Texas Mulls “Constitutional Carry”
“I think the next logical step for gun rights is to pass this bill”
Will Texas be the 11th state to allow “constitutional carry” — the ability to openly carry firearms without a license.
As the legislature congregates for its bi-annual meeting, lawmakers hope to inhibit limitations on law-abiding gun owners:
Now, one lawmaker is looking toward the upcoming legislative session with the hope to pass a bill that would give all Texans the right to openly carry a firearm — with or without a permit.
House Bill 375 — authored by State Rep. Jonathan Stickland, R-Bedford — is known as “constitutional carry” and it would make the licensing process and classes to obtain a permit optional. The idea, according to Stickland, is that Texans shouldn’t be forced to take a course and pay a fee to exercise their Second Amendment rights. If passed, Texas would be the 11th state to allow constitutional carry.
A number of Texas Democrats oppose the proposal. State Rep. Donna Howard, D-Austin, a critic of both the campus carry and open carry laws, said constitutional carry “seems to be an unnecessary thing.”
“I think the next logical step for gun rights is to pass this bill,” said Stickland.
And Stickland is not alone among lawmakers wanting to make handguns easier for Texans to obtain and purchase. Within the first month of bill filing for the 2017 legislative session, state Sen. Robert Nichols, R-Jacksonville, and state Rep. Dustin Burrows, R-Lubbock, each filed bills that would eliminate any fees needed to obtain a license to carry. Lt. Gov. Dan Patrick said in a Nov. 30 news release he “strongly support[s]” Nichols’ legislation — Senate Bill 16 — and his “dedication and leadership to further support Second Amendment Rights.”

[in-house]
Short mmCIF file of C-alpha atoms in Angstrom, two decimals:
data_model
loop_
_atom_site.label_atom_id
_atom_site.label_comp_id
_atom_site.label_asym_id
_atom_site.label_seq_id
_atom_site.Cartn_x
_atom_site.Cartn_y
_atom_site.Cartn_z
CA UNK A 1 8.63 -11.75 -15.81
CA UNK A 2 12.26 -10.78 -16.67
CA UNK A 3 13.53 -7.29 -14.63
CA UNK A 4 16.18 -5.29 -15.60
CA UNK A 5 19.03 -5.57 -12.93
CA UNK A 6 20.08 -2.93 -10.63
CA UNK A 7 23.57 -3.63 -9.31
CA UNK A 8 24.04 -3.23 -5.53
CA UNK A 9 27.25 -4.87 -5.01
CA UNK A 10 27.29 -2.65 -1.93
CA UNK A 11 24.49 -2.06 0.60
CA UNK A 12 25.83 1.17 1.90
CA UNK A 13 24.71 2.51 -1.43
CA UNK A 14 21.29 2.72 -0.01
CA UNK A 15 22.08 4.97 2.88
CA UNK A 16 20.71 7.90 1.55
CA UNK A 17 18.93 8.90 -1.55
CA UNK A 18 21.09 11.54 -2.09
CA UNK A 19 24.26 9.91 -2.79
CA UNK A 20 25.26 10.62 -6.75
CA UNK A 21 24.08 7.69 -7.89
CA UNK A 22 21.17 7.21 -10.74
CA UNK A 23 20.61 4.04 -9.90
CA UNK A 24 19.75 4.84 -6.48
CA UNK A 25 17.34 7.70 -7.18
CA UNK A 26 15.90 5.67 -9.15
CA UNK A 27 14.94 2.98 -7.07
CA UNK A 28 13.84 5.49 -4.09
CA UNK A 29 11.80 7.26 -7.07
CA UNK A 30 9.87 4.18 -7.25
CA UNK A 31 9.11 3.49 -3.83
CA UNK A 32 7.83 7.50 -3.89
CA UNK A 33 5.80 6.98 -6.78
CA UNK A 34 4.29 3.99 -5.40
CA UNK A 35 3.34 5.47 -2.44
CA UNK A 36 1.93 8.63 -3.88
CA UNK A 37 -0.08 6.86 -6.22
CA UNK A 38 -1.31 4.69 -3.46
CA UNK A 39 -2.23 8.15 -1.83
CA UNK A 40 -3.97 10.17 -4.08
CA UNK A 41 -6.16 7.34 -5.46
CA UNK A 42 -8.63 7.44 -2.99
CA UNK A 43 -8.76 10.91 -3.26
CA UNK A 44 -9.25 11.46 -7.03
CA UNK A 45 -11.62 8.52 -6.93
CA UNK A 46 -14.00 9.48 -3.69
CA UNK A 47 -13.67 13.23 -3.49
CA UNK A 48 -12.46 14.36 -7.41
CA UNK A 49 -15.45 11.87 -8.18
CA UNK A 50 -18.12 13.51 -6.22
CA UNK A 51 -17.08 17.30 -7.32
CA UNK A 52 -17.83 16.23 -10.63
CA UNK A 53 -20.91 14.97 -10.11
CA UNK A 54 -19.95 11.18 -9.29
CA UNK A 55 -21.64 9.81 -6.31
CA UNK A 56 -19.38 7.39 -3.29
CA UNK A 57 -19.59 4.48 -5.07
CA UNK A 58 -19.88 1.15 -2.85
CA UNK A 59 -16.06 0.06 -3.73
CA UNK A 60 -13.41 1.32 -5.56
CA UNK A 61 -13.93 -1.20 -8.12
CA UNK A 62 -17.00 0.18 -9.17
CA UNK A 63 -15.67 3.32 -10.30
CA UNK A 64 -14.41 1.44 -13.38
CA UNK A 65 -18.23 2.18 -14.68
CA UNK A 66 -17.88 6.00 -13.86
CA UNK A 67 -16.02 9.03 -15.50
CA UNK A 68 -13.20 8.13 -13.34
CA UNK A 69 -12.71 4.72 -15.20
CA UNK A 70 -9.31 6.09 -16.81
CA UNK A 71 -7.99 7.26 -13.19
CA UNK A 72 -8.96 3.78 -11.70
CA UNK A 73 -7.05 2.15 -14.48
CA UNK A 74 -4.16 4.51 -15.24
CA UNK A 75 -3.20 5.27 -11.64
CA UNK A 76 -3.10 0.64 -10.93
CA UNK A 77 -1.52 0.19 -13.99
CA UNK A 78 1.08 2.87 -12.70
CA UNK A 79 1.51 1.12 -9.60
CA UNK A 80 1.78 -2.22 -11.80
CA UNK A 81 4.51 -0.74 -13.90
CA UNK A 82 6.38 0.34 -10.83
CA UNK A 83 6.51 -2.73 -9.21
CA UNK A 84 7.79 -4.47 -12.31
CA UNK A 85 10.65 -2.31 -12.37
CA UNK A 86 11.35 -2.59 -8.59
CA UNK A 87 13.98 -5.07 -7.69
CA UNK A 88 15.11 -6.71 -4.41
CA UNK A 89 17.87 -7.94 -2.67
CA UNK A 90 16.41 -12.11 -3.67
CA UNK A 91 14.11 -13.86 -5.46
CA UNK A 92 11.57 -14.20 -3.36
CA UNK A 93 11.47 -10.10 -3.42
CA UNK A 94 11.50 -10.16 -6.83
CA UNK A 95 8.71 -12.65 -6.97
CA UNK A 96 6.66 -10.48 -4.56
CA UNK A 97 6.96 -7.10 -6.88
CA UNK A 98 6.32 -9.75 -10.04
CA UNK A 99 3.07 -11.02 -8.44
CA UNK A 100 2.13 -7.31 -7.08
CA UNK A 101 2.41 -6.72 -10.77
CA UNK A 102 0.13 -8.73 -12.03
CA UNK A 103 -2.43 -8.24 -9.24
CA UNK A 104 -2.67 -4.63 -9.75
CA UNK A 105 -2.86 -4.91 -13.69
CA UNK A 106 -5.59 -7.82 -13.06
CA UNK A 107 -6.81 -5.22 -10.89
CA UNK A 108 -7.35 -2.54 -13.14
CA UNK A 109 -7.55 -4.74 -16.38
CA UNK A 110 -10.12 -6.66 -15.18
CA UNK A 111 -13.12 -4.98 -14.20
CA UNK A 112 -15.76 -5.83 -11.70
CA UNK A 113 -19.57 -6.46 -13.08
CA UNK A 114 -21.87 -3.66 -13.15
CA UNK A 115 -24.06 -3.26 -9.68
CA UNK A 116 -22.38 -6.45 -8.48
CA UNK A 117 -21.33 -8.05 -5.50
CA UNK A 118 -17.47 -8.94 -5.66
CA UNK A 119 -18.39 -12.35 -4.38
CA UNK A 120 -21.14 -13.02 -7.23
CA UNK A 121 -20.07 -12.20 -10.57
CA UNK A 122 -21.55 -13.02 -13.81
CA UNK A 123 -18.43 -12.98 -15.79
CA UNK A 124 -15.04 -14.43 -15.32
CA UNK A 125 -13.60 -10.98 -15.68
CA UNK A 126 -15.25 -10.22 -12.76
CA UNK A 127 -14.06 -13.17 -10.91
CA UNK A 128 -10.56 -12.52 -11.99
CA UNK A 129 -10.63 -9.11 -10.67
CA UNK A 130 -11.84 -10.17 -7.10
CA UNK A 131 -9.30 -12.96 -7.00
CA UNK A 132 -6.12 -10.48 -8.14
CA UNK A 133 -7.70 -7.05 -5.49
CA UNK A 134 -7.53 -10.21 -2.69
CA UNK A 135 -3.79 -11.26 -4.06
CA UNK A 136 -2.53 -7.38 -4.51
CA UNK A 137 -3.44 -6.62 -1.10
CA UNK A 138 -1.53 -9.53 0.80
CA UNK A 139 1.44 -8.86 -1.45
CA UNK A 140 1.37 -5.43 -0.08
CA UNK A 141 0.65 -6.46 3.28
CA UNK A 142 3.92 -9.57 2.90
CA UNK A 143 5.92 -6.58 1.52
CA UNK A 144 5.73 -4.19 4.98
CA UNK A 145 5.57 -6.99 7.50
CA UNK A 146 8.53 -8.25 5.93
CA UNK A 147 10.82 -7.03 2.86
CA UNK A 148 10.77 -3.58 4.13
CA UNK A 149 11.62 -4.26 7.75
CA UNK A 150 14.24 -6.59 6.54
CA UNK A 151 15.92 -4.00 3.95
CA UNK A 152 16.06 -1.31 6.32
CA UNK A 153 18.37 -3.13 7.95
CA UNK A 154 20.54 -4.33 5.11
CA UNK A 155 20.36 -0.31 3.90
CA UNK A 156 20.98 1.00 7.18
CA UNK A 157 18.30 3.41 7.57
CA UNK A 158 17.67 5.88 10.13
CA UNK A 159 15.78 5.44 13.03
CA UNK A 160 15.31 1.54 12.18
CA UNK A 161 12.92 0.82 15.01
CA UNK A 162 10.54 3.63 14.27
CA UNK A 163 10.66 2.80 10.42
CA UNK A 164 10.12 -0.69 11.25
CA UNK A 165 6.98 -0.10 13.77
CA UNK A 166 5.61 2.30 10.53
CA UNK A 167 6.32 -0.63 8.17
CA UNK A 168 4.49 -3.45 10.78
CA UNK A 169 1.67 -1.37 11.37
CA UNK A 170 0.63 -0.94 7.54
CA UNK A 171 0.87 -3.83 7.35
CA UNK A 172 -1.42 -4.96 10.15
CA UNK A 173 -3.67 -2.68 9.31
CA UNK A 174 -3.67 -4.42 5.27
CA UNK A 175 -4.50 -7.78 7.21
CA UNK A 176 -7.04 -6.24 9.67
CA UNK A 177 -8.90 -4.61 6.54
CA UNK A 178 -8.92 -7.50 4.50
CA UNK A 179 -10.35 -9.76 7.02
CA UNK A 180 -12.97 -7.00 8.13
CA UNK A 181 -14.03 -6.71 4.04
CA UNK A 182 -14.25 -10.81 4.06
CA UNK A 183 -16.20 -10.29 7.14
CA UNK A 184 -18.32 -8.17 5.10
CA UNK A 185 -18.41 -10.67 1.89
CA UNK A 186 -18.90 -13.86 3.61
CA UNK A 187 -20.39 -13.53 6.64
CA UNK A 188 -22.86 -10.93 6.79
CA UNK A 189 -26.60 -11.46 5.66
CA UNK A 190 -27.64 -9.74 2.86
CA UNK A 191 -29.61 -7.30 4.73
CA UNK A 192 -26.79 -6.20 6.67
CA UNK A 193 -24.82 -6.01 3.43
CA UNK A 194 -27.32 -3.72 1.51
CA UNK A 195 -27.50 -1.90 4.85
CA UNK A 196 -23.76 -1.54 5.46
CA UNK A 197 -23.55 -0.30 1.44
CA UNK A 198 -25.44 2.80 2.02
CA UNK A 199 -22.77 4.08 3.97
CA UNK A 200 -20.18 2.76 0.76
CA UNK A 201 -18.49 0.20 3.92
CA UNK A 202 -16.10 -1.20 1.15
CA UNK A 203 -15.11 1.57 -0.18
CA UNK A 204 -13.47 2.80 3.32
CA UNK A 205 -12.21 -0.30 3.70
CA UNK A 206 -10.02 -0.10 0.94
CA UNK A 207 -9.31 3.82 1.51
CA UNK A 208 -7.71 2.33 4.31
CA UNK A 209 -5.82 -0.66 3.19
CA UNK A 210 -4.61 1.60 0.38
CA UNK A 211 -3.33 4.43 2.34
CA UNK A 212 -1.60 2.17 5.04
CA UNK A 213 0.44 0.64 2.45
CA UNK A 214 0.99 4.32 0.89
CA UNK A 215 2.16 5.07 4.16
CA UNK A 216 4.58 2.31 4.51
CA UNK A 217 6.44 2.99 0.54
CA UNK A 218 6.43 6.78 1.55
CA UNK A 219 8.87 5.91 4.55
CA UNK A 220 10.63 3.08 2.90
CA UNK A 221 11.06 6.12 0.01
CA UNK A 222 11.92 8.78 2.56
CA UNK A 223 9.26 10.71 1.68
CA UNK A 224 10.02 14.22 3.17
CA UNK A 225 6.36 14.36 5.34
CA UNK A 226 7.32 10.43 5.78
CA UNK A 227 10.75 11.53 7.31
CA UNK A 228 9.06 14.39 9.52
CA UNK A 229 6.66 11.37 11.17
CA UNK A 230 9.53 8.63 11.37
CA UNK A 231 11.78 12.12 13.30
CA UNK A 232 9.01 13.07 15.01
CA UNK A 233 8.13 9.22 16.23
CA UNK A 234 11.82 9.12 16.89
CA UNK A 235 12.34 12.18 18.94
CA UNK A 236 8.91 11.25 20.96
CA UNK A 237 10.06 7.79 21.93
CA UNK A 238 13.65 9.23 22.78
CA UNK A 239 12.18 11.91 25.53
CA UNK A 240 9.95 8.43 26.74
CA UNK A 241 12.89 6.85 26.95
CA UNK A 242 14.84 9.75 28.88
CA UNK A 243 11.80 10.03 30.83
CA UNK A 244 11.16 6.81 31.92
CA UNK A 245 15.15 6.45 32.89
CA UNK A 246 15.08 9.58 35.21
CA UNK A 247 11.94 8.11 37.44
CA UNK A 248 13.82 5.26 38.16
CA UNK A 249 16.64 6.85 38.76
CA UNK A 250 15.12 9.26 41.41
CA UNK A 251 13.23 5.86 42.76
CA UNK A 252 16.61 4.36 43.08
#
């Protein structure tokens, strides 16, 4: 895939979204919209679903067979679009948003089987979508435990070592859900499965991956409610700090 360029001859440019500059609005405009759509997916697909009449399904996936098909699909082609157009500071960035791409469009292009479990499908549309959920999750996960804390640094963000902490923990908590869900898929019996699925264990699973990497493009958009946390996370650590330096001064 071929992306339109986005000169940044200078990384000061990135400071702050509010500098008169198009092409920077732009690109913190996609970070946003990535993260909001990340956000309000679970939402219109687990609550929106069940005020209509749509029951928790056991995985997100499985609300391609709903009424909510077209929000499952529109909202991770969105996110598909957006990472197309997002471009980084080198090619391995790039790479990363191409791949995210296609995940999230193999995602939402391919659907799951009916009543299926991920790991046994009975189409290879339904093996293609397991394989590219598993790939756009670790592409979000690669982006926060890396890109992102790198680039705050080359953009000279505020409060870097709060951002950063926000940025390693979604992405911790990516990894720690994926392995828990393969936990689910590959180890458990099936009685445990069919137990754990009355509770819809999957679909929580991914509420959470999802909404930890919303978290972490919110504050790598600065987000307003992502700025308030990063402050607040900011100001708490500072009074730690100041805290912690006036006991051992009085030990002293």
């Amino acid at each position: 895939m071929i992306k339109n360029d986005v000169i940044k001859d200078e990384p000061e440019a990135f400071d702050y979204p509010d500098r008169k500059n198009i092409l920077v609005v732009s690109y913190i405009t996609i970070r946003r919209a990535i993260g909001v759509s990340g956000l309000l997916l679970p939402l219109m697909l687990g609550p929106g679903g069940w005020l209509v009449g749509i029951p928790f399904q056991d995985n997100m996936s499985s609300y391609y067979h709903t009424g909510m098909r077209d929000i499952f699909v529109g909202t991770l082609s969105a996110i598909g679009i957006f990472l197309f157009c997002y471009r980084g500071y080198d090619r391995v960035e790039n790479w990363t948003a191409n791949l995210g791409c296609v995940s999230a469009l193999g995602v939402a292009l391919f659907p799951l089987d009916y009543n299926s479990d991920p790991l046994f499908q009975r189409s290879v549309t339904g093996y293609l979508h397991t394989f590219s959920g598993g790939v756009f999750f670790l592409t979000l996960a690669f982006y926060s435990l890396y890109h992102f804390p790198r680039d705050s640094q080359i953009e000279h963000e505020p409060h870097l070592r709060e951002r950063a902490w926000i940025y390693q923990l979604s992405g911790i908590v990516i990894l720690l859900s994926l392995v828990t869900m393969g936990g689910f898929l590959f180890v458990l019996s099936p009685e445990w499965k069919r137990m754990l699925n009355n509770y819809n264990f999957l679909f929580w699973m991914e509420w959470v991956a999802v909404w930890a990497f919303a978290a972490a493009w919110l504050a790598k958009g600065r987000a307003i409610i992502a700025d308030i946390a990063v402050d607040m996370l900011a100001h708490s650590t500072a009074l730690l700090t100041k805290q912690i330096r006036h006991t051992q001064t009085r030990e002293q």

“Texas has one of the highest license to carry fees in the country,” Patrick wrote of the roughly $140 Lone Star State residents must pay for an application fee, assuming they don’t qualify for discounts. “SB 16 will make lawful carry more affordable for law abiding citizens across the state. No Texan should be deprived of their right to self-protection because of onerous licensing fees imposed by the state.”
Patrick’s words were echoed by Abbott’s spokeswoman, who said in a statement that Texas shouldn’t impose a fee on those wanting to obtain a license to carry.
“The governor believes Texans shouldn’t have to pay a price to exercise their Second Amendment rights, and he looks forward to signing legislation that will achieve that goal,” said Matthews.
More gun freedom, please.
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Most states allow open carry without a permit. So should Texas! Learn more at OpenCarry.org. And carry on!